Mary Richmond compound, 204-212 Coast Blvd., La Jolla, 1911-13. Mead and Requa, architects.
Just now doing a quick browse in the Historical Los Angeles Times database for what might have happened on the arts and architecture scene 100 years ago today I came upon the below fascinating article on a comparison between the two huge Expositions then well under way in San Francisco and San Diego. My current Irving Gill research and recent viewing of the wonderful "Robert Henri's California" exhibition in San Jose immediately conjured up in my mind the following stream of consciousness post. (Author's note: For much more of an in depth look at the intertwined relationships of Irving Gill, Alfonso Iannelli, Lloyd and John Wright and their father Frank, Barry Byrne, Taylor Woolley, Walter Burley Griffing and wife Marion Mahony, Harrison Albright, Homer Laughlin, Alice Klauber and others see my "Irving Gill, Homer Laughlin and the Beginnings of ModernArchitecture in Los Angeles, Part II, 1911-1916" (Gill-Laughlin)).
Los Angeles Times, April 25, 1915, p. VI-1.
Times correspondent Jeanne Redman gave a glowing review of the Panama-California Exposition in San Diego on this day 100 years ago (see above). She favorably critiqued the "home town" feel of the San Diego expo and highly recommended seeing it before the more nationally and commercially focused Panama-Pacific extravaganza in San Francisco. She extolled San Diego's "Spanish" Architecture of the California Building and the Palace of Fine Arts which housed an exhibition of eight modernist painters including Robert Henri whose former adoring student Alice Klauber finally lured to La Jolla during the summer of 1914. (For complete coverage of Henri's visit I recommend Robert Henri's California: Realism, Race, and Region 1914-1925, Laguna Art Museum, 2014).
Robert Henri posing with his class in their Madrid Studio, July-August 1912. Klauber is standing third from the right. Alice Klauber Collection, San Diego Museum of Art. From Robert Henri's California, p. 17.
Shortly before this article was published Frank Lloyd Wright had viewed the San Diego fair with son Lloyd and Alfonso Iannelli. Alfonso had returned to Los Angeles the previous summer from Chicago where he had been collaborating on the design for, and executing the fascinating architectonic sculptures for the Midway Gardens about the same time Henri was arriving in La Jolla for the summer. John and Lloyd Wright and Barry Byrne had befriended Iannelli sometime in 1913, first drawn to him by his intriguing modernist posters for the Orpheum Theater, their newfound Los Angeles hangout. It was John who enlisted Iannelli to come to Chicago to assist on Midway Gardens in early 1914. Fledgling architect R. M. Schindler first arrived on the scene shortly thereafter with the goal of also working for Wright. John also convinced his 1912-13 employer Harrison Albright to incorporate Iannelli's sculptures for the Workingmen's Hotel which were finally executed after his return from Chicago in mid-1914. (Alfonso Iannelli: Modern by Design, by David Jameson, Top Five Books, Oak Park, IL, 2013, p. 58 and Gill-Laughlin II).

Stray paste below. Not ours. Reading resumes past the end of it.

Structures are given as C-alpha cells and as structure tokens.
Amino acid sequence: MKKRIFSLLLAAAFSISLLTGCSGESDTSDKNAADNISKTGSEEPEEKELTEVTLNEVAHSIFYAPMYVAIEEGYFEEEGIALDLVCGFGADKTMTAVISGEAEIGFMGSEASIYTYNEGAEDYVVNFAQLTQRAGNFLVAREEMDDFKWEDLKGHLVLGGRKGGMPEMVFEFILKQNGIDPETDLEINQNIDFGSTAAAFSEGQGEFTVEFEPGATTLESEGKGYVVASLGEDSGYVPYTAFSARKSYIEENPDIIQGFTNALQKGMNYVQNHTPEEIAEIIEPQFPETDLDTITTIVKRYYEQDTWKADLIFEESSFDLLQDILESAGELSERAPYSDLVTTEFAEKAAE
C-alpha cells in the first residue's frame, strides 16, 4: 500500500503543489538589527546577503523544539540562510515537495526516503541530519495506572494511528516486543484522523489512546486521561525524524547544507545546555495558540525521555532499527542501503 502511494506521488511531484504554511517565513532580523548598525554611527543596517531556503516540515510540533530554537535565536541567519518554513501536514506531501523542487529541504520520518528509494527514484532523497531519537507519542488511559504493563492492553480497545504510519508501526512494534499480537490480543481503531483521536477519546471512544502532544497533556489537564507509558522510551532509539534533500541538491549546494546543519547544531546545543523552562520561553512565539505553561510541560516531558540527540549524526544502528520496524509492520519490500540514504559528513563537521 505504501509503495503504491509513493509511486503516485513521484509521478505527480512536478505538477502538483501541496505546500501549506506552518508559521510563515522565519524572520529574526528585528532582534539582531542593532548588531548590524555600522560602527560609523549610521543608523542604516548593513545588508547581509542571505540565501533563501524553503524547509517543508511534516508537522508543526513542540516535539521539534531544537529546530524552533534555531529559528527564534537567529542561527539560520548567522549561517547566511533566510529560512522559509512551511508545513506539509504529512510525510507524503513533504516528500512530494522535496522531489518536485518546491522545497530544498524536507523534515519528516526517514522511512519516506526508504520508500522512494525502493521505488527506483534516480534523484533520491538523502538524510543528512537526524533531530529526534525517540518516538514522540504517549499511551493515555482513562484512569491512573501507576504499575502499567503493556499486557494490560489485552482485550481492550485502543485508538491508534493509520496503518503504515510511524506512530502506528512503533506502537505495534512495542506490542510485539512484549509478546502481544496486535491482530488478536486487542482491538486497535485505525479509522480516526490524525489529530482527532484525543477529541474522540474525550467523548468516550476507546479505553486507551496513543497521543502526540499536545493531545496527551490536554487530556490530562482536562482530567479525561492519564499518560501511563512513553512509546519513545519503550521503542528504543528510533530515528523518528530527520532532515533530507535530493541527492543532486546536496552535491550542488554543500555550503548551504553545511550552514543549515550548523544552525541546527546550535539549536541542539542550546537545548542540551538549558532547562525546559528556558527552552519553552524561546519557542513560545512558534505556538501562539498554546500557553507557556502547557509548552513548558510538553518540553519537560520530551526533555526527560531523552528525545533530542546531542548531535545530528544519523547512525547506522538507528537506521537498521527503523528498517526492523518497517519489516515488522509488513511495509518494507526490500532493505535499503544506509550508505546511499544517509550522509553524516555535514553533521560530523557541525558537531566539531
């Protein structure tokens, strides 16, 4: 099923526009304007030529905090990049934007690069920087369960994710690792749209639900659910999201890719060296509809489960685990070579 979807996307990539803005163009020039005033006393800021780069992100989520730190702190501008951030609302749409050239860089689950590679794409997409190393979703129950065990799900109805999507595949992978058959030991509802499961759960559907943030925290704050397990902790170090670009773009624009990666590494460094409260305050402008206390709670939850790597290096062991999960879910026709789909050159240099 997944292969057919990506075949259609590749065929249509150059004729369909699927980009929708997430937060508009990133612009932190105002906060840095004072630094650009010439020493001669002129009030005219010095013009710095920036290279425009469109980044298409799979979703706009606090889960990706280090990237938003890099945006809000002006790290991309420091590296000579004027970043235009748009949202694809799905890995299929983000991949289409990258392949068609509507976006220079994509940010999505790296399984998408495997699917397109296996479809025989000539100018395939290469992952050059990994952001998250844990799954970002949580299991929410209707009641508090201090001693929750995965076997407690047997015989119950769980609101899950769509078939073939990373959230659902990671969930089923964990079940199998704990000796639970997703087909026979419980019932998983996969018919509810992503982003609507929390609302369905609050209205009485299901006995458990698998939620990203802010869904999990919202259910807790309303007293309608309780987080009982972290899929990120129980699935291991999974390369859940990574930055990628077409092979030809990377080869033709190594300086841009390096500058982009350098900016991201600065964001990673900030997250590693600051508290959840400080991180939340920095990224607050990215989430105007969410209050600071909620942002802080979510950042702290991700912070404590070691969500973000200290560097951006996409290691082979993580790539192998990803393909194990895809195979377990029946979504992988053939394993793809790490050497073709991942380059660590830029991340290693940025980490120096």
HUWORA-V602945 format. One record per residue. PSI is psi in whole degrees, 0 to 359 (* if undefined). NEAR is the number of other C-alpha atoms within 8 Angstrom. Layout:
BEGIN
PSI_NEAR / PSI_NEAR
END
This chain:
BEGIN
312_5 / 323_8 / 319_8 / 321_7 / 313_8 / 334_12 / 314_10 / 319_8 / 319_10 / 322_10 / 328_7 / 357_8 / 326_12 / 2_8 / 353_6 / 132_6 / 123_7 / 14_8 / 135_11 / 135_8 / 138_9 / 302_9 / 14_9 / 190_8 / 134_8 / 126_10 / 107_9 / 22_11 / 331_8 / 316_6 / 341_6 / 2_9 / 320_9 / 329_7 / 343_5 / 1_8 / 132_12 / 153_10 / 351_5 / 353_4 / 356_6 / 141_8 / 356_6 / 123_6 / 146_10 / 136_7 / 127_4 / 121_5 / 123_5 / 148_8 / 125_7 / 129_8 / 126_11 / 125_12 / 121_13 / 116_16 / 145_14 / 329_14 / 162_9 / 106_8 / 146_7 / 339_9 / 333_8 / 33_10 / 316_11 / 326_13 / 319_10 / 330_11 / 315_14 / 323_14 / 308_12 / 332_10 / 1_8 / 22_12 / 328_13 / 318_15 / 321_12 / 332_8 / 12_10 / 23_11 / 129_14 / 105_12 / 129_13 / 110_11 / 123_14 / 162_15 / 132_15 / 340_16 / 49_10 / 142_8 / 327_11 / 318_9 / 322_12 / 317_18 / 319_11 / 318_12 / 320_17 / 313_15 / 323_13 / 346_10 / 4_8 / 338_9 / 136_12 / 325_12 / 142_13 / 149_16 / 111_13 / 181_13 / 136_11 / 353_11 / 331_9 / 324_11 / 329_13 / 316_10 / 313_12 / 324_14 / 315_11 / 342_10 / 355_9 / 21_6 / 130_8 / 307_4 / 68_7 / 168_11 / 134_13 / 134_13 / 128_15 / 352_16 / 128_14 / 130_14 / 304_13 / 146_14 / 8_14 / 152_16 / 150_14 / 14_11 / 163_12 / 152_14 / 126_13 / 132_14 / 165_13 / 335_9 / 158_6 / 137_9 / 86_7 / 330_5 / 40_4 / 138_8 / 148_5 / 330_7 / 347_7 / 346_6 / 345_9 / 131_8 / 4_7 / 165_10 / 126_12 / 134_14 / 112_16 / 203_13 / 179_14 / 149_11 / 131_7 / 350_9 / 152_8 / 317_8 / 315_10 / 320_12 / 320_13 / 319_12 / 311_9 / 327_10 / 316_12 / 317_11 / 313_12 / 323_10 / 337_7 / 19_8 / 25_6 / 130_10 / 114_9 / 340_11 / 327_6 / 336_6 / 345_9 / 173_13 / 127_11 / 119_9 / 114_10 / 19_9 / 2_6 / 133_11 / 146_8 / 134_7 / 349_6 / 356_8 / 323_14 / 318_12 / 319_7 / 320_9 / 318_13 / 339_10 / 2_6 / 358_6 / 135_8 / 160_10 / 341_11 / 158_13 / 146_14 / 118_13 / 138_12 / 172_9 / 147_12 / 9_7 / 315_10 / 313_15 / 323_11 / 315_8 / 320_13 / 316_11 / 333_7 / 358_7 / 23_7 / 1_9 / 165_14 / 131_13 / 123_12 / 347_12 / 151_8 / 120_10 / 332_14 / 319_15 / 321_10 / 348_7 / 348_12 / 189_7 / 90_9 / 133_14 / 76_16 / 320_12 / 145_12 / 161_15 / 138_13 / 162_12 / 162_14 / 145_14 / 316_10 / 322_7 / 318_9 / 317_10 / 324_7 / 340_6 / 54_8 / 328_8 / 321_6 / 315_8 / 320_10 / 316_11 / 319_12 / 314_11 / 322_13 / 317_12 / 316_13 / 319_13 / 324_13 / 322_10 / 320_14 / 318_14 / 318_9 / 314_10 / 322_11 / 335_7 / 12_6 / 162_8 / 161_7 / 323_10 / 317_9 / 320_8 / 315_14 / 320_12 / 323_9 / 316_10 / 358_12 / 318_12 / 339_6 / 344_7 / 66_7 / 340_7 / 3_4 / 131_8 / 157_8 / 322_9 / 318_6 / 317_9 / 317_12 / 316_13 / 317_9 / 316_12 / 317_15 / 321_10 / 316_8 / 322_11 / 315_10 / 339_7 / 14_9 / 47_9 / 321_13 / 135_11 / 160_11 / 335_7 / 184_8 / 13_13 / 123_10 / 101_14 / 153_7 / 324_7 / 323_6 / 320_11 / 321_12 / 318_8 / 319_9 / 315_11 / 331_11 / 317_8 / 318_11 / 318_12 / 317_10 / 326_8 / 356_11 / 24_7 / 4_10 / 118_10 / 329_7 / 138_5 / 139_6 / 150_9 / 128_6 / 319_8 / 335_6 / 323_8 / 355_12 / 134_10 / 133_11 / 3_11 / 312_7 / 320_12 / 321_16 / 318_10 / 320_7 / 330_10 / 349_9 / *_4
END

Workingmen's Hotel, San Diego, 1913-14. Harrison Albright, architect, John Lloyd Wright, designer.
Image: Barry Byrne and Alfonso Iannelli at the Indiana Dunes, mid-1920s (courtesy Barry Byrne family). From PrairieMod.
Spreckels Organ Pavilion, Balboa Park, 1914, Harrison Albright, architect.
Iannelli also collaborated with Harrison Albright on the ornamental sculptural elements for the Spreckels Organ Pavilion in Balboa Park built in conjunction with the Panama-California Exposition in Balboa Park and completed in 1914.
Alfonso Iannelli paint job design for Packard Motors. 1915. From ArchiTect Gallery.
Not one to miss an opportunity to take advantage of the California Expositions in San Francisco and San Diego to market his Packard automobiles. Bernard Maybeck client Earle Anthony, under the auspices of his and Homer Laughlin's Automobile Club of Southern California, commissioned Iannelli to design a paint scheme for the new Packard to be displayed at the fairs in both San Francisco and San Diego. He painted the car bright red, gold and black with the radiator in a black and white checkerboard (see above). Packard Motors dubbed Iannelli's design "Cactus Kate" and sent it on a promotional tour of the western states (see below). The advertising campaign referred to Iannelli as "a long-haired artist who suggests that the futuristic motif spells speed, power and a splendid traveling disposition." (Ibid, p. 59 and Gill-Laughlin II)
New Sights for Trans-Continental Tourists," Motor, September 1915, p. 49.
Irving and Louis Gill certainly would have also visited the fair with Wright and Iannelli or at least reconnected at some point during Wright's nearly three months winter sojourn in Southern California. Almost certainly through an introduction by Gill, Alice Klauber provided the elder Wright with a set of photographs of the Expo's Mayan exhibits which were the likely inspiration for his design of Aline Barnsdall's Hollyhock House four years later. (Frank Lloyd Wright: The Lost Years, 1910-1922 by Anthony Alofsin, University of Chicago Press, 1993, p. 225). (For much more on R. M. Schindler's fateful West Coast visit to the expositions and his gaining inspiration for his early work from the Pueblo Village exhibit at the San Diego fair see my "Edward Weston and Mabel Dodge Luhan Remember D. H. Lawrence").